Assessing Pension Plan Health with Funding Ratios
A pension’s funding ratio is a widely used way of assessing the plan’s overall health. This ratio measures the extent to which a plan’s required payouts are covered by what is currently held as assets. Estimates compiled by the Equable Institute through Dec. 31, 2022, detail state-by-state funding ratios and estimated liabilities using data from 76.4% of retirement systems that provide investment reports. State pension plans range from 103% funded to 47% funded (See Map 1).

Another way to assess pension plan health is by examining pension debt as a share of states’ personal income, which consists of the combined wages, salaries and supplementary benefits of all state residents. According to 2019 data from The Pew Charitable Trusts, the aggregate share of this debt was 6.8%. That percentage is consistently larger than the other two main sources of state debt: unfunded retiree health care and overall outstanding debt, which are respectively 4% and 3%. Across the country, this debt varies by state (See Map 2).

How States Can Address Unfunded Pension Liabilities
States have implemented various reforms in recent years. These reforms include improved risk assessment through stress tests, more realistic projections of investment returns, and costs passed on to public higher education institutions and taxpayers.

A Pew assessment of the 2018 pension funding gap stated that the risk of unfunded liabilities can be reduced by decreasing return goals and discount rates. Since projected returns on pension plans once averaged around 8%, many states have maintained that benchmark. However, recent data predicts rates of return will fall closer to 6.5%. Making this adjustment by decreasing the discount rate would help eliminate some of the gap between calculated liabilities and contributions.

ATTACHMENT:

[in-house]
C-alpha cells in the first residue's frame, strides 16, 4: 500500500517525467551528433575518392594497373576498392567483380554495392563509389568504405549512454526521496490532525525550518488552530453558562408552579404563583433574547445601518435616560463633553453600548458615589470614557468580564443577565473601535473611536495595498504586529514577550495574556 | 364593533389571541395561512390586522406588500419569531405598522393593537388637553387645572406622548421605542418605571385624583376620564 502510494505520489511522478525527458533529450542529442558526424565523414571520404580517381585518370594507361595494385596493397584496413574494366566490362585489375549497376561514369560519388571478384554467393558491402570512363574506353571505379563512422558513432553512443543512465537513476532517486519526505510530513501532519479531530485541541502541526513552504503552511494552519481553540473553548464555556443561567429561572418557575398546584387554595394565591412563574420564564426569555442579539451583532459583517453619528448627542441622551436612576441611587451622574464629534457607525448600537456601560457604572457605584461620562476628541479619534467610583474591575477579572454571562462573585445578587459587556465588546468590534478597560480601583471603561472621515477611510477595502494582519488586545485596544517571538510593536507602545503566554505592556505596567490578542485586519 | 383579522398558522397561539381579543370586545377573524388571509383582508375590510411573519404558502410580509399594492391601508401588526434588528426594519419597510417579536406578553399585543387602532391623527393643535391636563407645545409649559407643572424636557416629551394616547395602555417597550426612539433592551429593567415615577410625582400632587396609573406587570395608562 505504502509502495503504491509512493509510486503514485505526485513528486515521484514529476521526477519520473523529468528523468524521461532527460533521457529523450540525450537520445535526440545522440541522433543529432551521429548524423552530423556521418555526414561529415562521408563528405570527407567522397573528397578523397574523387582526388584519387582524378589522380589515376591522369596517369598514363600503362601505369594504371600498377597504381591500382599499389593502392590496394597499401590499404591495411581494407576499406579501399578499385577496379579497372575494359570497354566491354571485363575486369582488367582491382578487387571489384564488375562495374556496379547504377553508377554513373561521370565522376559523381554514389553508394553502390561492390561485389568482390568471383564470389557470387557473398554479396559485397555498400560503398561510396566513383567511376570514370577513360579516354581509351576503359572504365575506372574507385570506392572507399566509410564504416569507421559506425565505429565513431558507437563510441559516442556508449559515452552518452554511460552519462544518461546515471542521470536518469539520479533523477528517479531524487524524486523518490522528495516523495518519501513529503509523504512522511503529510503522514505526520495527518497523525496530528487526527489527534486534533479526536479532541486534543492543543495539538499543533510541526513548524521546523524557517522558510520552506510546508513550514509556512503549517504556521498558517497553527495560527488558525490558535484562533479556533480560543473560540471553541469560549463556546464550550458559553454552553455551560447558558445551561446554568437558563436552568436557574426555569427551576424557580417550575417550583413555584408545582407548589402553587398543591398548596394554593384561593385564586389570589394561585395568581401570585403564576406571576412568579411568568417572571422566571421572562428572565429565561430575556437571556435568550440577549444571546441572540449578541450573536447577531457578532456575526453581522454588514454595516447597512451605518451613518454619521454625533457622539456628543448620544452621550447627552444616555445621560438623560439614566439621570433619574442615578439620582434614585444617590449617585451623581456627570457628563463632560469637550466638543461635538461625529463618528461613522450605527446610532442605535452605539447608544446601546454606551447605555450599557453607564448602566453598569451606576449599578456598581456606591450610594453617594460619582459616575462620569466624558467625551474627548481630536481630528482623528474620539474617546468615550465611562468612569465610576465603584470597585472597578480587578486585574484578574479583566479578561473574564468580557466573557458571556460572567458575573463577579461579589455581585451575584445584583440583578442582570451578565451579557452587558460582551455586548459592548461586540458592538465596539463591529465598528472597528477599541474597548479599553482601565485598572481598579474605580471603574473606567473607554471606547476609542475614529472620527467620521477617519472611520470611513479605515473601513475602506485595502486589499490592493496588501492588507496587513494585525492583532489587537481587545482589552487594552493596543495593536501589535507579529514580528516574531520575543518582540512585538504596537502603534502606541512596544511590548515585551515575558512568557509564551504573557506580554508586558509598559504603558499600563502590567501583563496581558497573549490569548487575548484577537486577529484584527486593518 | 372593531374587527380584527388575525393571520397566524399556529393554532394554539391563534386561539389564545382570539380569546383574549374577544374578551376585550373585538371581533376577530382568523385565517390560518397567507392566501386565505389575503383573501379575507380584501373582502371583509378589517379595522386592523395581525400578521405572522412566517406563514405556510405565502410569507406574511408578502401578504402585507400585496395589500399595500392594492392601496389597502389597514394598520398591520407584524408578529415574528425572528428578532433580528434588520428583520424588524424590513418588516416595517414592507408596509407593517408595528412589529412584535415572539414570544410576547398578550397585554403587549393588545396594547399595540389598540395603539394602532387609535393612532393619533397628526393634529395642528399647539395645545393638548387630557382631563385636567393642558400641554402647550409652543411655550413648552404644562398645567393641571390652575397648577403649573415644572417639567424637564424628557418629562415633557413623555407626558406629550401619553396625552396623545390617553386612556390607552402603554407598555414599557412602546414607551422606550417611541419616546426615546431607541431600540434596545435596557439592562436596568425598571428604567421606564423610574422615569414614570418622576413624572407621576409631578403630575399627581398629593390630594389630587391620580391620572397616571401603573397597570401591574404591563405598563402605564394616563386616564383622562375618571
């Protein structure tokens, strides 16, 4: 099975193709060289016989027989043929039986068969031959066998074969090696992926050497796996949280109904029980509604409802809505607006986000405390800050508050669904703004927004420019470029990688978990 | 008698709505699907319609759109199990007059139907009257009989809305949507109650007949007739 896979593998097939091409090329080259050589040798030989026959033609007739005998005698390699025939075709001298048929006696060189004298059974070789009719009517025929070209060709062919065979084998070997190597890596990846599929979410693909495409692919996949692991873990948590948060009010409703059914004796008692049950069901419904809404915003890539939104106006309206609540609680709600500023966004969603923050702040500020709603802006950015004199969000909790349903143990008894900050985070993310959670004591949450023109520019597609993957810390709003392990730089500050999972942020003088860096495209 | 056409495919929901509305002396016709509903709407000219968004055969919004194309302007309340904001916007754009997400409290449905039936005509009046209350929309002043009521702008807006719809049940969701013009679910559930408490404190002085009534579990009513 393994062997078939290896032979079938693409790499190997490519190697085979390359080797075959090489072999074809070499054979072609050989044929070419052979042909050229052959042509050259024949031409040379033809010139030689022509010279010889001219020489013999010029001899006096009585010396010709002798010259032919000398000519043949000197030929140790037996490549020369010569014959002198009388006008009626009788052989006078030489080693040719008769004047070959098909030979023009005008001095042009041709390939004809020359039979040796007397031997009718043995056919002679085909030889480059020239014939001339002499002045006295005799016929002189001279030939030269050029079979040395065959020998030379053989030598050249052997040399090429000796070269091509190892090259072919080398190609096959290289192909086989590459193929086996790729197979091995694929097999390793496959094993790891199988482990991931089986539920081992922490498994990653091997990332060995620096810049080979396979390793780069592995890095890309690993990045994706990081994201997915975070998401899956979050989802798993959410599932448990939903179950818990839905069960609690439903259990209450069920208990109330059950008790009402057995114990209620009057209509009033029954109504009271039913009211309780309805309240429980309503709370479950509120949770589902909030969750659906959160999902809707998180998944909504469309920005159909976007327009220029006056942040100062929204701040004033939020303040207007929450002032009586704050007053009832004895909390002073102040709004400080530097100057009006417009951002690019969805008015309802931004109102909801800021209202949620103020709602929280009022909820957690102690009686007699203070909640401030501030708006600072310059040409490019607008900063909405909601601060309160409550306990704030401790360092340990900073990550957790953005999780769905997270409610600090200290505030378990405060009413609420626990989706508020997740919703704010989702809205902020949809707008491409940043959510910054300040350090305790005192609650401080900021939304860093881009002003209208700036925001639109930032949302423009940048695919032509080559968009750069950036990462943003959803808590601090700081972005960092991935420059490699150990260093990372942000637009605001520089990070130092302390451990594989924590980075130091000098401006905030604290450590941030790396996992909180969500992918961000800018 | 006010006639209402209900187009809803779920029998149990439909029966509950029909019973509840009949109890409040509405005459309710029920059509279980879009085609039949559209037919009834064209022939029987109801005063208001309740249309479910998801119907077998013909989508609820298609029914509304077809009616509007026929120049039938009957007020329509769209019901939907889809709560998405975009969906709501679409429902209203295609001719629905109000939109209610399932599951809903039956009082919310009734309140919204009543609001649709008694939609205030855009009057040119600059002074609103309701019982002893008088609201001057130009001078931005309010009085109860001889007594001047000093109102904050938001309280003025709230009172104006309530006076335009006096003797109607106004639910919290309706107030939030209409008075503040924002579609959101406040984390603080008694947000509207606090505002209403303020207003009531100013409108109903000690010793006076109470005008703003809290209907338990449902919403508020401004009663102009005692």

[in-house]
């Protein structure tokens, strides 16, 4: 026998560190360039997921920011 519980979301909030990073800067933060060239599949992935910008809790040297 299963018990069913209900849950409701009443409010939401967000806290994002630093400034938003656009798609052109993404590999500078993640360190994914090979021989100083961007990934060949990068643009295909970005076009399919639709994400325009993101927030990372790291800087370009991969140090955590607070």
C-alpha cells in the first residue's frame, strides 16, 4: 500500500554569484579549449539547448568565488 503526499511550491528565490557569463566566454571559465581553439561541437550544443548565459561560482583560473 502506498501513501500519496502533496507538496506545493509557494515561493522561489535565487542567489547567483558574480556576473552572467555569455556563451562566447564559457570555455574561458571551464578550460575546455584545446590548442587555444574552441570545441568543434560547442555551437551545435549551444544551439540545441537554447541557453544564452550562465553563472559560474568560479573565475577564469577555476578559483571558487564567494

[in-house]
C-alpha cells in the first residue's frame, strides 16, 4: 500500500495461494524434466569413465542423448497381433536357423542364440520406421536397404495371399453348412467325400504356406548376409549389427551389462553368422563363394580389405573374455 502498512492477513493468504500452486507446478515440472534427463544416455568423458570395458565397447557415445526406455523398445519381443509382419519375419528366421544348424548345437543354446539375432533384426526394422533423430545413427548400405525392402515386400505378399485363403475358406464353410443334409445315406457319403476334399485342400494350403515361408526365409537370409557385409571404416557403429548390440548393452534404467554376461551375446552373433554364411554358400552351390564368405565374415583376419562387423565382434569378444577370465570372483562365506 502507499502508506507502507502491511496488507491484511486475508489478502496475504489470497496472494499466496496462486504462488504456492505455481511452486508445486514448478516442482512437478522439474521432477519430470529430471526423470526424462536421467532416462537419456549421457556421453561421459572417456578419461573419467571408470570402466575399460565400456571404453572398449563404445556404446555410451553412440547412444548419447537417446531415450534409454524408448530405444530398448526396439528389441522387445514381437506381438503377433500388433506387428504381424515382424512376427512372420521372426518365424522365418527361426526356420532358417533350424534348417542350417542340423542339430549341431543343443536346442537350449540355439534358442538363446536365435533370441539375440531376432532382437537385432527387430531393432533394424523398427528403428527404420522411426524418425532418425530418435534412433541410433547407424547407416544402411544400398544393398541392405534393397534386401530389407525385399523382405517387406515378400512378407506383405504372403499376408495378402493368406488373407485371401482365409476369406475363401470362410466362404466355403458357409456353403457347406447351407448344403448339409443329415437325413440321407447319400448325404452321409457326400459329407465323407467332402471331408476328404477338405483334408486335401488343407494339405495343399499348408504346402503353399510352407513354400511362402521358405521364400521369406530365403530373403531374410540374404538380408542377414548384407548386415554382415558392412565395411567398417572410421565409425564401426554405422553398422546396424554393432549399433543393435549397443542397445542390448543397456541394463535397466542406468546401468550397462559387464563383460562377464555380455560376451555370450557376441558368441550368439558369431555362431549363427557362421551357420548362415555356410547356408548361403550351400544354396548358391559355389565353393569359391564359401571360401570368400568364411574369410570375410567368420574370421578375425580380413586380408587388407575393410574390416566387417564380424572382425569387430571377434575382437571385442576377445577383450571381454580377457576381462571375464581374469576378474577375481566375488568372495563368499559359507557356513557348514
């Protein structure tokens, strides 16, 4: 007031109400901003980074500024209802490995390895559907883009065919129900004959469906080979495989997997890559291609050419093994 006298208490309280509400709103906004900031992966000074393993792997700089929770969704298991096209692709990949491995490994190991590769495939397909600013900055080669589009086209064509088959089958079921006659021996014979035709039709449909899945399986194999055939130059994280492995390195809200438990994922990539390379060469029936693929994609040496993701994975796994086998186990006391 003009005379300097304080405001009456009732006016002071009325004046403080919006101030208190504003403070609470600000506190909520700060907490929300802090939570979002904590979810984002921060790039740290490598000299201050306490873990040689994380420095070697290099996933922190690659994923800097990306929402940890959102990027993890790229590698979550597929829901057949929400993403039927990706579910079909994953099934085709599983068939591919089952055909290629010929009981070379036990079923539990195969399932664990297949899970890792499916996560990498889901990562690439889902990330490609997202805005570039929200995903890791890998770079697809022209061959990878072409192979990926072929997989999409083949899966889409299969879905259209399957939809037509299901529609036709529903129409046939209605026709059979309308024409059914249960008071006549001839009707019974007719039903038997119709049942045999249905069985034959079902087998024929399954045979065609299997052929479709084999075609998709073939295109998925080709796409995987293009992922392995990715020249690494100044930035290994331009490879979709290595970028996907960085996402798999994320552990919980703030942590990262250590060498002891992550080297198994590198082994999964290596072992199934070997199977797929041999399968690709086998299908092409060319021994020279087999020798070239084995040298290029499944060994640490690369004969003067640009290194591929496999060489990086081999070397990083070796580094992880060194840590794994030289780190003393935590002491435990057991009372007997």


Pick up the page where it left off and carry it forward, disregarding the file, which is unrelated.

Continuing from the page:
A second option for states to better adjust to economic conditions is to conduct stress tests. The National Conference of State Legislatures explained this as “evaluating how pension systems would respond to a variety of potential scenarios,” such as changing market conditions. Thirteen states now require stress testing for public retirement pension systems, according to the National Conference of State Legislatures. These states include Arizona, California, Colorado, Connecticut, Hawaii, Indiana, Maryland, Montana, New Jersey, North Carolina, Pennsylvania, Virginia and Washington.

Stress test methodology can vary, but analyses generally involve testing the sensitivity of individual variables such as inflation and returns on investment, determining the outcome of scenarios on multiple variables at a time, and/or determining composite results of thousands of random simulations like stochastic modeling. Results from these tests guide the decisions and expectations of lawmakers and advisors as they adjust investments and holdings to be more resilient in future economic downturns.